Recent Decision from AAO -

Recent Decision from AAO

Cory A Richards


On June 12, 2013, the Administrative Appeals Office (“AAO”) overturned an USCIS denial of Chicagoland Foreign Investment Group Regional Center (“CFIG”) amendment for expansion of both CFIG’s geographic area and industry designation. The AAO’s decision comes as a surprise to many in the EB-5 community, as it is rare to see the AAO overturn an USCIS denial. 


Below is a brief history of CFIG’s amendment filings with USCIS:


April 2009: (Amendment #1)

USCIS approves an amendment to change the industry clusters from abbreviated form to the full RIMS II names;

October 2009: (Amendment #2)

USCIS approves an amendment to expand CFIG’s geographic area and add industry clusters;

April 2010: (Amendment #3)

USCIS approves an amendment to expand GFIG’s geographic area;

November 2010: (Amendment #4)

CFIG requests to expand both its geographic area and industry clusters (this amendment request included a “hypothetical” project, rather than an actual project;

July 2011:

(Amendment #4)

USCIS requests additional evidence; CFIG responds;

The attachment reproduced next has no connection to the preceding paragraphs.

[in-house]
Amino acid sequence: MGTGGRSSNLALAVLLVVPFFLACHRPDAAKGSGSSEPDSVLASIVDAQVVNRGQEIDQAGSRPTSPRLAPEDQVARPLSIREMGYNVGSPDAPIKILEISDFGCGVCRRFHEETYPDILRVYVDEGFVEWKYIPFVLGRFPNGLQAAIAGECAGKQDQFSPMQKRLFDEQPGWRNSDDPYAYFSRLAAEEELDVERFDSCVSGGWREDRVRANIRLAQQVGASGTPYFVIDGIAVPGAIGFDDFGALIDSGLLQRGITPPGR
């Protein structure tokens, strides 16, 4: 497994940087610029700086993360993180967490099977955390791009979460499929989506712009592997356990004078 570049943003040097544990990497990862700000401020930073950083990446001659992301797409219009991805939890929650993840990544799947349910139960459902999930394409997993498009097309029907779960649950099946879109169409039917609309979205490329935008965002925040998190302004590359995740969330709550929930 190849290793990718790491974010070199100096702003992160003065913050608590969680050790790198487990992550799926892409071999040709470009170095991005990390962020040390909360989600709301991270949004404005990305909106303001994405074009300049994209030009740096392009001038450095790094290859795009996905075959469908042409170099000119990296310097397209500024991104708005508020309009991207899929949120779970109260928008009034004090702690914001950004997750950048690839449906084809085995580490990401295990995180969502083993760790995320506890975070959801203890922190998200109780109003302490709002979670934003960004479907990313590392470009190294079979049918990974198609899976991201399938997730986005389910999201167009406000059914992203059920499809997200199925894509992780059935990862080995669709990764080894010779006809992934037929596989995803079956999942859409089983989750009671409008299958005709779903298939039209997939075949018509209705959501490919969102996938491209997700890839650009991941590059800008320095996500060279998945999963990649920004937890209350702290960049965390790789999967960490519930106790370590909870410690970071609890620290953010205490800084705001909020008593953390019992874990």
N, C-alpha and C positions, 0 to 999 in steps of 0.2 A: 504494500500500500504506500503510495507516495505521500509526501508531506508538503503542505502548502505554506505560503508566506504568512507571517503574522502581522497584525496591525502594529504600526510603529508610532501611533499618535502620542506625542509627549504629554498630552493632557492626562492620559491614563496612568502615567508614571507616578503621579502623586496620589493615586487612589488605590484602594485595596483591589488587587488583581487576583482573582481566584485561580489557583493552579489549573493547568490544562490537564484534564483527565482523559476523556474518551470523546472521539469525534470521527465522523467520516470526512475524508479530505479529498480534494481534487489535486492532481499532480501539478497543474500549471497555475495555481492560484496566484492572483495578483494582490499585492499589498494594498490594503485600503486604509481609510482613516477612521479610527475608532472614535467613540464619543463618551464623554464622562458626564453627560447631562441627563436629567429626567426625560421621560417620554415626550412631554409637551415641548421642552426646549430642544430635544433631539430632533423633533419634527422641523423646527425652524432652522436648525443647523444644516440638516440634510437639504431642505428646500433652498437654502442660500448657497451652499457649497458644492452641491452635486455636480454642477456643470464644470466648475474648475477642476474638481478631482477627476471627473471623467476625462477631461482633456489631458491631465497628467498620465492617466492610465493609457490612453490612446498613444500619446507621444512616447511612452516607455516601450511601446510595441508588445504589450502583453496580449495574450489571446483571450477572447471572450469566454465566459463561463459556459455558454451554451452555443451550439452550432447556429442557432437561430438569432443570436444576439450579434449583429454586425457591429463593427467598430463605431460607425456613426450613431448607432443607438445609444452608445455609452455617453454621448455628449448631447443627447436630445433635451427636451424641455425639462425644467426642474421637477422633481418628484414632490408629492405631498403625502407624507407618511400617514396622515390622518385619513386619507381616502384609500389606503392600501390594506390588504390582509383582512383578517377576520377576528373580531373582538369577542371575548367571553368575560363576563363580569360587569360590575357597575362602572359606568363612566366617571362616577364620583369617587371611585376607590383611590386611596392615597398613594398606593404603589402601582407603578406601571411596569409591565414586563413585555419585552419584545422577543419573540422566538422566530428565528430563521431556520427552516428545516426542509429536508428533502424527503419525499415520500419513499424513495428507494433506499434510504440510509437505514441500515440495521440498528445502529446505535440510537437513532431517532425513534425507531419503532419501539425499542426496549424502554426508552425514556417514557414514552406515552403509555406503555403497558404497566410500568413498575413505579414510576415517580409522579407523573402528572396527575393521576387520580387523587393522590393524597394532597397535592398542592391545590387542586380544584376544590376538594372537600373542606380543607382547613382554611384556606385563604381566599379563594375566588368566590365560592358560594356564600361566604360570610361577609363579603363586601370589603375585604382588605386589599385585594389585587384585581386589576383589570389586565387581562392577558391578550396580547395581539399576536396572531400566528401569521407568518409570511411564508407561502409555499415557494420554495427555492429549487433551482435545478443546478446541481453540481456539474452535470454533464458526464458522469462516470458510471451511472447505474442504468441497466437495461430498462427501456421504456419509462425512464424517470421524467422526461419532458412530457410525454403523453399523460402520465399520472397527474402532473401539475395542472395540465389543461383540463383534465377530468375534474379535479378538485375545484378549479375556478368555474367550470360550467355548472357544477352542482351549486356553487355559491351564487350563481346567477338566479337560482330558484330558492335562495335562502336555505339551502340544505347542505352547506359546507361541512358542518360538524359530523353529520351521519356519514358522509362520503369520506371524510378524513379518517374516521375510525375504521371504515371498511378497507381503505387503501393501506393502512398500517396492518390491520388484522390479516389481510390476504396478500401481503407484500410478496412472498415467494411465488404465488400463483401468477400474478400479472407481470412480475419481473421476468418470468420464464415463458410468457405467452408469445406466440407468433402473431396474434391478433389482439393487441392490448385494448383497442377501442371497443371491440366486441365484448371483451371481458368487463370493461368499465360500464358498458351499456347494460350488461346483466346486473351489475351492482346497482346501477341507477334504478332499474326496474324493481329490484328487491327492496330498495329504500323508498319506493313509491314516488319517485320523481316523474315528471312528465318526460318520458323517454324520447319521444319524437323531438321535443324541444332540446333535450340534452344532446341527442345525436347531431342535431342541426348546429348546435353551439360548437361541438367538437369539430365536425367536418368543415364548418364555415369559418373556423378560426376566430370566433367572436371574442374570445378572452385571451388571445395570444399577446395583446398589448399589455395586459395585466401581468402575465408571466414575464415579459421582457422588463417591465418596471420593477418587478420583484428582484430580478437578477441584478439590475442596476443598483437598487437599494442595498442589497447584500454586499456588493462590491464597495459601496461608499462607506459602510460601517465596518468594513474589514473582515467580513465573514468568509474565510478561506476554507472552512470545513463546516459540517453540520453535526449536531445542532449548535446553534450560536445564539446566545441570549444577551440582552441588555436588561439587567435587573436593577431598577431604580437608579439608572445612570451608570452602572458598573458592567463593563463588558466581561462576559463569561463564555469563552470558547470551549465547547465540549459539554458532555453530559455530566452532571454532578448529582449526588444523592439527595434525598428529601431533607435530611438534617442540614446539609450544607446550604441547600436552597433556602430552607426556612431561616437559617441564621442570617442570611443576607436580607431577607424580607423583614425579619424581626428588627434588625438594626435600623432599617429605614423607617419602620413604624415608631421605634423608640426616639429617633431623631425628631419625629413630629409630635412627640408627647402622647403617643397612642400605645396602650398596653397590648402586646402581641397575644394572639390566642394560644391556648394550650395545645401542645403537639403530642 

June 2012:

(Amendment #4)

USCIS denies amendment and certifies the matter to the AAO.


The focus of both the AAO decision and this article is the denial of Amendment #4. According to USCIS, CFIG failed to: (1) clearly describe how they will promote economic growth; (2) provide sufficient details regarding how jobs will be created; (3) provide valid description regarding the impact to the economy using valid financial forecasting tools; and (4) provide detailed statement regarding the funds used for the expansion of the regional center. However, the AAO disagreed with the decision of USCIS and withdrew the USCIS denial.


The theme surrounding the AAO’s five-page decision was…you guessed it…the recent May 30th EB-5 Policy Memorandum (“PM”). Particularly, the AAO highlights two key points in its decision. First, according to the relaxed standard in the PM, a regional center is not required to request a formal amendment when the regional center changes their industry of focus, geographic boundaries, business plans, or economic methodologies.


Second, if a regional center proposal is based on a “hypothetical” project, then both general proposals and predictions may be sufficient to determine that the proposed regional center will more likely than not promote economic growth, improved regional productivity, job creation, and increased domestic capital investment.


In CFIG’s case, they included a general proposal based on Census Bureau data, and general predictions vis-à-vis both types of commercial enterprises that will receive capital and the number of jobs that will be created based on RIMS II data. As a result, the AAO withdrew USCIS’ concerns and approved CFIG’s Amendment #4.


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